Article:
Pros: Delicious recipes
Cons: It’s really more of a casseroles than pot pies cookbook
Rating: 4 out of 5
First published 2/8/2001
I guess author Diane Phillips thought that a cookbook entitled “Pot Pies and Casseroles” wouldn’t sell as well as one called just “Pot Pies.” I think she made the wrong decision. Don’t get me wrong; the food in here is very delicious. We’ve really enjoyed everything we’ve made from it. Nothing has sucked; only one recipe even bordered on mediocre – and really, it only barely bordered on it. But most of these things aren’t pot pies. A few could be considered creative re-interpretations of the pot pie concept, but most are just layered casseroles. Take the recipe we made last night. You layer potato slices with a homemade tomato sauce, and top with cheeses. A very good casserole, yes. But a pot pie? I wouldn’t have thought to call it that in a thousand years.
I generally judge cookbooks primarily on the quality of the recipes, but Diane loses a point for the “truth in advertising” desire. The title of a cookbook is in many ways its promise to the consumer, as I’m willing to bet that lots of people buy cookbooks based solely on the title: “Oooh! I want a pot pies cookbook! I’ll get that one.” Diane broke that promise, and you can see the results in the number of negative reviews this cookbook has gotten. It isn’t that the food is bad, it’s just that it isn’t what the consumer expects. It’s like advertising a campy horror movie as a scary suspense movie: it can be a really good campy horror movie, but no one will care because they went expecting a scary suspense movie.
Many of these recipes make great one-dish meals. They’re hearty and filling, and if you pick the right ones you can end up with a great mixture of vegetable and meat. Take the Cider Braised Pork Pie with Sweet Potato Crust, for example. Now this is delicious. Tender slabs of meat, topped with sweet potatoes mashed with brown sugar and butter, and finished off with a cider gravy. It’s sweet, delicious, and incredibly filling. It really is a fantastic recipe.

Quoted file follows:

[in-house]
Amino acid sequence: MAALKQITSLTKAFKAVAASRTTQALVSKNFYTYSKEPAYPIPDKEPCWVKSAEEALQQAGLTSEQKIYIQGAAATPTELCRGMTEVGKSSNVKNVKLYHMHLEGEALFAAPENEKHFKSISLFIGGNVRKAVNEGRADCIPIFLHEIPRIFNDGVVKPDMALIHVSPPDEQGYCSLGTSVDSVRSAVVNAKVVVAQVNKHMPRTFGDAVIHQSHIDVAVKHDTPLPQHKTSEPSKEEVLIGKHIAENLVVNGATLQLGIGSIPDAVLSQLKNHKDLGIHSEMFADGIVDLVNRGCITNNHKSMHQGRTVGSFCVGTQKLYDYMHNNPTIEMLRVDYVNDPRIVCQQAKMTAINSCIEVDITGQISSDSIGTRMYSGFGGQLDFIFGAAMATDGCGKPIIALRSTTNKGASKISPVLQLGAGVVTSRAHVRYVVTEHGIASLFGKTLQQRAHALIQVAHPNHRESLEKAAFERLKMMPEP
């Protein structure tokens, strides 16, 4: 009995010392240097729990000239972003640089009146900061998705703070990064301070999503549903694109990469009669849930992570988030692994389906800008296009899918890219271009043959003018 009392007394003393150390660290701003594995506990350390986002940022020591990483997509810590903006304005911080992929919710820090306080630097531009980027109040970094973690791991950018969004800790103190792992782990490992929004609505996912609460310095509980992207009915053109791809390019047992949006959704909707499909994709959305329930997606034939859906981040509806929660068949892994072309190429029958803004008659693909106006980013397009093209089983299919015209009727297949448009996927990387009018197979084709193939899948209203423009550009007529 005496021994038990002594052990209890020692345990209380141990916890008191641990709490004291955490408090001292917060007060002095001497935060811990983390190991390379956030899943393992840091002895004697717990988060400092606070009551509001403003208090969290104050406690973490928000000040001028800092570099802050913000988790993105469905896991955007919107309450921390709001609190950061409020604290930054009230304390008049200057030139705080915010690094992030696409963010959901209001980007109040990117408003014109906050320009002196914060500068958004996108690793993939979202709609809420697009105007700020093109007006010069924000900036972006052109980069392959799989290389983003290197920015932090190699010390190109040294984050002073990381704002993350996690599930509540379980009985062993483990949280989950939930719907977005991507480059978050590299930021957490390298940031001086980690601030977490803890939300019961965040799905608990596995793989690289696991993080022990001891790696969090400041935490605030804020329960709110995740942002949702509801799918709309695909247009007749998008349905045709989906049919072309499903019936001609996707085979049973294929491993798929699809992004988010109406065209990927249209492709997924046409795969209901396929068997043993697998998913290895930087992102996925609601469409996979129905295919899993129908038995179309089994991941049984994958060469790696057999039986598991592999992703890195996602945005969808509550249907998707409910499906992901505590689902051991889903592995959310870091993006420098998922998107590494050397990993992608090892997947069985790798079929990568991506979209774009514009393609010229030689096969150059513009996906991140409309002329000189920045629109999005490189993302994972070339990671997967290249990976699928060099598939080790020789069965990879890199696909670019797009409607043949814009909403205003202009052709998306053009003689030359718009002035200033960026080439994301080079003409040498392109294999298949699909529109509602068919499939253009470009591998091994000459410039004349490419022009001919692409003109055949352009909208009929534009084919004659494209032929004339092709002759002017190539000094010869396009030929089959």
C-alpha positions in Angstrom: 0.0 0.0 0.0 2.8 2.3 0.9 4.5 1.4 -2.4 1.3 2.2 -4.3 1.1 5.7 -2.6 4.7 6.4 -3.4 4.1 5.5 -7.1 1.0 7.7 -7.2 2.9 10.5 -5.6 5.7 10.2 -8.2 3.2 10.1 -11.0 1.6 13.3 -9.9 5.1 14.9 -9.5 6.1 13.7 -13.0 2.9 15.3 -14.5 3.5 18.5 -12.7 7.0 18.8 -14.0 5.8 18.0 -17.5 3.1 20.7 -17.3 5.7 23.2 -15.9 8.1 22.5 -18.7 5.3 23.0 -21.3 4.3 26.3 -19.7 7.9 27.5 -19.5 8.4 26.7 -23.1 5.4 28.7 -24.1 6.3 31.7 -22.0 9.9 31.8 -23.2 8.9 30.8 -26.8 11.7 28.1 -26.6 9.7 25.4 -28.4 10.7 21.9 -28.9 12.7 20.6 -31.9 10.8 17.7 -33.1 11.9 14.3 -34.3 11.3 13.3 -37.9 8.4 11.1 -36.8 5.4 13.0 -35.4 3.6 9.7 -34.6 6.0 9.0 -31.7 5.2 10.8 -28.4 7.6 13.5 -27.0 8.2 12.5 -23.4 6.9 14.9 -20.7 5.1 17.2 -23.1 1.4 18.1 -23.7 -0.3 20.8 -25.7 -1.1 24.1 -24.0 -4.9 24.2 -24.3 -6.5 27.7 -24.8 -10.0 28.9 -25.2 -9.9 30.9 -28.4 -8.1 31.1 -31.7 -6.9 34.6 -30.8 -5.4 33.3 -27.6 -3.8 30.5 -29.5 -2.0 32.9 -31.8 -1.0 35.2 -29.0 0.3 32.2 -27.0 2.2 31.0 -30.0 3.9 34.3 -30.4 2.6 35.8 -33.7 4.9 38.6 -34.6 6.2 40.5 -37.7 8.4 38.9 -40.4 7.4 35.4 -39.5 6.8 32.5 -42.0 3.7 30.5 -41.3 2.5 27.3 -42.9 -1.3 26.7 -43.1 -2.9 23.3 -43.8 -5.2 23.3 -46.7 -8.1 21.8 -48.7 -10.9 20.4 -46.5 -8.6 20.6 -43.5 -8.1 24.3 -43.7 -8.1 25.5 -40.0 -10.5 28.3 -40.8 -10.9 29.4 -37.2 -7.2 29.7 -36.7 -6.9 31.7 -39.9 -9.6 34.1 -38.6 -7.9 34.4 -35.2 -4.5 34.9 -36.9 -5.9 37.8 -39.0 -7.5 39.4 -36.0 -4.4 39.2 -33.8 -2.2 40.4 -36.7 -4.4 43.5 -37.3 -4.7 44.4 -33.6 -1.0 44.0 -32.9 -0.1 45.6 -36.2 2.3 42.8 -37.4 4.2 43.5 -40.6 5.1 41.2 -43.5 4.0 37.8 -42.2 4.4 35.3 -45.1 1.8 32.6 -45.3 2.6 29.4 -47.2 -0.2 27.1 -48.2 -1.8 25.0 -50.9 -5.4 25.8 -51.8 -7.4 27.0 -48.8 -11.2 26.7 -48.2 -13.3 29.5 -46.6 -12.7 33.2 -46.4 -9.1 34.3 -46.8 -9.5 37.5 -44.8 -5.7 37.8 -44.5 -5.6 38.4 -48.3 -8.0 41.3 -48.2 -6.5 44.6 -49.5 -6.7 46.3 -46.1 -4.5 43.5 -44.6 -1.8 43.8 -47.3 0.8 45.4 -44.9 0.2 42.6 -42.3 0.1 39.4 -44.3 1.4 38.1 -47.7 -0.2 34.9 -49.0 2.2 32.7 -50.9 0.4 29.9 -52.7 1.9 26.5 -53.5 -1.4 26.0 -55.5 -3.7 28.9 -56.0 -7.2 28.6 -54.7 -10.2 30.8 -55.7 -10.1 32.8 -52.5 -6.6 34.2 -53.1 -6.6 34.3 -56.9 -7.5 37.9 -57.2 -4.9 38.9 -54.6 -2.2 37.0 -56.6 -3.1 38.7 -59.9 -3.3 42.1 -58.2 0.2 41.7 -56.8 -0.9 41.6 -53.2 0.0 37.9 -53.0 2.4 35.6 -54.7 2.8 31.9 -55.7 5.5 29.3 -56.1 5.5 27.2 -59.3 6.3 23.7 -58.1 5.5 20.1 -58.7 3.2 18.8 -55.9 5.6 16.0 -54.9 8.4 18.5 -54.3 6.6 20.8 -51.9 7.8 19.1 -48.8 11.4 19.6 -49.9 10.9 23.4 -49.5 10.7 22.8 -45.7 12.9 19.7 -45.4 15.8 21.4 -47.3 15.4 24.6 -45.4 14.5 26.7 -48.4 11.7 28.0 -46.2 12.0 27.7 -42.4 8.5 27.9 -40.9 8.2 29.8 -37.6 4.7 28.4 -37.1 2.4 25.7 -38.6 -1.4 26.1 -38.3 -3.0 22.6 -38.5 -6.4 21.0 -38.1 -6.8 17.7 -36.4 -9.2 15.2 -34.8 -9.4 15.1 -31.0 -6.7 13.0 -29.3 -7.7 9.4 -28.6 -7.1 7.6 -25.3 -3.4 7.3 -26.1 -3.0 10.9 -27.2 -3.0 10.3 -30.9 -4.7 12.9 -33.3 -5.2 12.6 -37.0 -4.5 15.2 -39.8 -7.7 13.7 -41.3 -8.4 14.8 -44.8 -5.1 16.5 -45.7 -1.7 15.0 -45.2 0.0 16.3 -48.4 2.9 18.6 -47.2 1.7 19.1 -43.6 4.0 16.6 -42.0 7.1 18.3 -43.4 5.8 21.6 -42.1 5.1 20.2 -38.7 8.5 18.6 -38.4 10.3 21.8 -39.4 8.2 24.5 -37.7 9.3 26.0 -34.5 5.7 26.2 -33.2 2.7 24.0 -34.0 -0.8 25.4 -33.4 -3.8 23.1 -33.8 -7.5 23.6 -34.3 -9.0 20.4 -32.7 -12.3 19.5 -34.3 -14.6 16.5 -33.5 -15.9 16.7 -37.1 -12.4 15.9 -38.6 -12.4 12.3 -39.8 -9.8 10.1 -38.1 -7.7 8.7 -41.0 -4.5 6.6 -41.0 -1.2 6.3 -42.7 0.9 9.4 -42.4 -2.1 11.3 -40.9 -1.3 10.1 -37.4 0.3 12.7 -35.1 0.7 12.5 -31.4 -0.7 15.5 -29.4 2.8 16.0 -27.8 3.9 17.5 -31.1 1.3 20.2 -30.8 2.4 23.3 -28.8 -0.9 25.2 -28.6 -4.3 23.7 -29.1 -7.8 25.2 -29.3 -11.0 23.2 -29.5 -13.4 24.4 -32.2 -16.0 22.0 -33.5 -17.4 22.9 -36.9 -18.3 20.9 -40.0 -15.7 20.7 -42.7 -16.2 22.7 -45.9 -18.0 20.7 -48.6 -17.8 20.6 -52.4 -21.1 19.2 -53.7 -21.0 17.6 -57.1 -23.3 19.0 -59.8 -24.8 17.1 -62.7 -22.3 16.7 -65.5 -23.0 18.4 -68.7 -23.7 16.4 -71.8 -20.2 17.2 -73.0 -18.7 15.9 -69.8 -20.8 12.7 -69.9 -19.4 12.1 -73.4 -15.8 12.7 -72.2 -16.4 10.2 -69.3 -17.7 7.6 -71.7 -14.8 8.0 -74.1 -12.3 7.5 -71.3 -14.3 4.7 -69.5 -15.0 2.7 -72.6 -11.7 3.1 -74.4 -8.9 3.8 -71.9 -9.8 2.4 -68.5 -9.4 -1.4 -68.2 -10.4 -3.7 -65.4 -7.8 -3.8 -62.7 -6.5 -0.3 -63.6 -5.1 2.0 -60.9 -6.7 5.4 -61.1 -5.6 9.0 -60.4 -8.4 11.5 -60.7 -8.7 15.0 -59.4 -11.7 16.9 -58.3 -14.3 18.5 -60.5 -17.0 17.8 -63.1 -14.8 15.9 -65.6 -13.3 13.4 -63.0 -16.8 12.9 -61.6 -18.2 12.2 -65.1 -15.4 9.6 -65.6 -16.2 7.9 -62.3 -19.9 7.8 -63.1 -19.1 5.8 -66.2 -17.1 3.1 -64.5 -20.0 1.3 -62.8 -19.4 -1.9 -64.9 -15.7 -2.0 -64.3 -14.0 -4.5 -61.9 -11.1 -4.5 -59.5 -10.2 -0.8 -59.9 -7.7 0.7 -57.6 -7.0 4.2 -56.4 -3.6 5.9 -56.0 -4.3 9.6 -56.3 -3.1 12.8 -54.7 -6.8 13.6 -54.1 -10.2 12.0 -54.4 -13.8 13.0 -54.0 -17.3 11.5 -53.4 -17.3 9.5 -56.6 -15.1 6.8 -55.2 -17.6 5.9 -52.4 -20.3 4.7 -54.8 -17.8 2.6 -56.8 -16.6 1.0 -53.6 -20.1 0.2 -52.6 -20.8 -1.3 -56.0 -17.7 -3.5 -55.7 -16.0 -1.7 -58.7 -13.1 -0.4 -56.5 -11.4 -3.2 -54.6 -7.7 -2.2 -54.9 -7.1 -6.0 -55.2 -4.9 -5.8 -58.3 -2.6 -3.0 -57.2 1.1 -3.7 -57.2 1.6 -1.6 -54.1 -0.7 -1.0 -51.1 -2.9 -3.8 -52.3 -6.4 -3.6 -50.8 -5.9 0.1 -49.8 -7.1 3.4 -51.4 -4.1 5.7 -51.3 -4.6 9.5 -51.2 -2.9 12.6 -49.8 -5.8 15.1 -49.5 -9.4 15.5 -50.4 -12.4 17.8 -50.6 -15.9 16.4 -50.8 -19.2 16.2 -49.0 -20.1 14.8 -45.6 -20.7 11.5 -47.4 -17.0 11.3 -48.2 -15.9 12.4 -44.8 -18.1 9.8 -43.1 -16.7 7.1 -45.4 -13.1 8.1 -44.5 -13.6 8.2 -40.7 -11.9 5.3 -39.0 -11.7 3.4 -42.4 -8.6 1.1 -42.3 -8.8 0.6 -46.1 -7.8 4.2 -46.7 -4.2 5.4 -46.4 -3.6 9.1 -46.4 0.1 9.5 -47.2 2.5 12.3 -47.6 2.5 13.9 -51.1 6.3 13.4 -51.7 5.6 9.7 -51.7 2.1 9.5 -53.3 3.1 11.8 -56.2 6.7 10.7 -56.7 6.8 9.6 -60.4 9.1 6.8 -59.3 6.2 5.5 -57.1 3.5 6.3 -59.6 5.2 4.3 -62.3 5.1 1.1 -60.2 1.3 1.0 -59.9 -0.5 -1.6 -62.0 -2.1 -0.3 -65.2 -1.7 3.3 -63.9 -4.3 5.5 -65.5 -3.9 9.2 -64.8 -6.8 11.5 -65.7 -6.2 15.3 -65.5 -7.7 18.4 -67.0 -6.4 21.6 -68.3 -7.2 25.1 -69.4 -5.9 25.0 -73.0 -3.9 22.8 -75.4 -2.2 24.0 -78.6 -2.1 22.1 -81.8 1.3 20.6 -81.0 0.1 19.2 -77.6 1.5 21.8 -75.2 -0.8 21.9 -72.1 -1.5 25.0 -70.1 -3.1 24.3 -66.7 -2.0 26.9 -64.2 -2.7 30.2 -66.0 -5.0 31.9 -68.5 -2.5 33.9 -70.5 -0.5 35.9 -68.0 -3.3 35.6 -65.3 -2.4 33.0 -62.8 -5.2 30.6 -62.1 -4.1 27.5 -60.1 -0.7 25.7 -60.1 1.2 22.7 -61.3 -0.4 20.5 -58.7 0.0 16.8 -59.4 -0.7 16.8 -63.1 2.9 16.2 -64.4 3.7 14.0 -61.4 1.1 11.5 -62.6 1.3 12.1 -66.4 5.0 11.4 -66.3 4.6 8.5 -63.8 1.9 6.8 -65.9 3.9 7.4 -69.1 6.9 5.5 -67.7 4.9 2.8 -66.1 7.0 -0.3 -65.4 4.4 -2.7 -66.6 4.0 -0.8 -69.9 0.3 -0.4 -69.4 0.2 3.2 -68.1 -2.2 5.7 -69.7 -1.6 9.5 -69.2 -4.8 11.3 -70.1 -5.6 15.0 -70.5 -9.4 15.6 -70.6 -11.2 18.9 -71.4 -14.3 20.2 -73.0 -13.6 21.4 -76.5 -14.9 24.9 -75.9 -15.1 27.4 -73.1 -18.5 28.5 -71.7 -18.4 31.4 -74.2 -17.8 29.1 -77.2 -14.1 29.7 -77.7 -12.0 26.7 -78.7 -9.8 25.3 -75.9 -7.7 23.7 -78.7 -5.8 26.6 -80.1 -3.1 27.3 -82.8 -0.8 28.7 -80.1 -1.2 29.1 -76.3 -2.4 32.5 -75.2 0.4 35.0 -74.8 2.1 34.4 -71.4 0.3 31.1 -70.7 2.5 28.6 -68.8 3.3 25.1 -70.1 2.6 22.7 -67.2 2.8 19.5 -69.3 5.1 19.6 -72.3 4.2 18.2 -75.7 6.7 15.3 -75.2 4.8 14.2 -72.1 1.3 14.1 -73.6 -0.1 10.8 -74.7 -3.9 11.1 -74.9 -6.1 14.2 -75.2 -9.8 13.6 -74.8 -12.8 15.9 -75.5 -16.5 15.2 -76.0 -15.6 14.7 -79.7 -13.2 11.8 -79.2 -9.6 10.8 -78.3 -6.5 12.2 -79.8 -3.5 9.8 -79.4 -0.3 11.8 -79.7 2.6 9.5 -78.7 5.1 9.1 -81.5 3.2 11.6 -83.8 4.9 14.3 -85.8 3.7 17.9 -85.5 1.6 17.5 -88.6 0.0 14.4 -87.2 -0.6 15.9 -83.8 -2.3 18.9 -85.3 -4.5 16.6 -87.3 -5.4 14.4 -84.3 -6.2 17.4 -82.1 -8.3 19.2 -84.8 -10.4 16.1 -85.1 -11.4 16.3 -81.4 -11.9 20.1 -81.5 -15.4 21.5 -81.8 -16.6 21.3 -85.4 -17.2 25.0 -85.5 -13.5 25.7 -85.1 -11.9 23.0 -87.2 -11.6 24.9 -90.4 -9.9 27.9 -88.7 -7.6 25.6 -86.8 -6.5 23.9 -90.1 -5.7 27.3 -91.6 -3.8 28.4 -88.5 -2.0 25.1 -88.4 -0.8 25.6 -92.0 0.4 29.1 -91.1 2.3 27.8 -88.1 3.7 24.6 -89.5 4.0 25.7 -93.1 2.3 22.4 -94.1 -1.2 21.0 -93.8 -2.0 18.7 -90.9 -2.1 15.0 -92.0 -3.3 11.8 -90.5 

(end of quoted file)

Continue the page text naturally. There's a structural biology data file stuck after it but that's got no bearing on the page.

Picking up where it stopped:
You’ll find Veal Osso Buco with Risotto Gremolata Crust, Pot Roasted Lamb with Rosemary White Bean Crust, Mom’s Beef Stew Topped with Sage Parmesan Biscuits, Turkey Vegetable Dill Pie with Chive Biscuit Crust, Old-Fashioned Chicken Pot Pie with Chive Mashed Potato Crust, and the delectable Chicken Gumbo Pie with Buttermilk Biscuit Crust (yum!).
There are seafood recipes: Seafood Brunch Pie Topped with Crab Cake Crust, Snapper Veracruz with Jalapeno Jack Cheese Crust, and Halibut Pie with Cheddar Dill Biscuits. There’s a Broccoli Hollandaise Pie, a Chile Relleno Pie, Grilled Vegetable Pie with Ricotta Spinach Crust, Minestrone Pie with Parmesan Focaccia Crust, and Swiss Chard Pie with Bruschetta Crust. The term “crust” is applied fairly loosely. Most people think of something bread-like when they think of pot pies. Here it really just means a layer of a different sort of food, like sweet potatoes mashed with brown sugar.
The layout is pretty good. Most recipes don’t trail onto the back of the page, so you can usually just prop the book open and go. It would be nice if all of them were like this, though. The directions are fairly simple and clear. We find these make good weekday meals as they don’t take a lot of effort and time.
The ingredients and directions for each recipe’s crust usually come after the ingredients and directions for the rest of the recipe. This is good for keeping things organized and easy to use, but you need to remember to check both ingredient lists when making up your grocery list.
This is a very good cookbook, and well worth getting. Just don’t expect to find lots of traditional pot pies in here. Append a silent “…and Casseroles” to the title, and you’ll do just fine.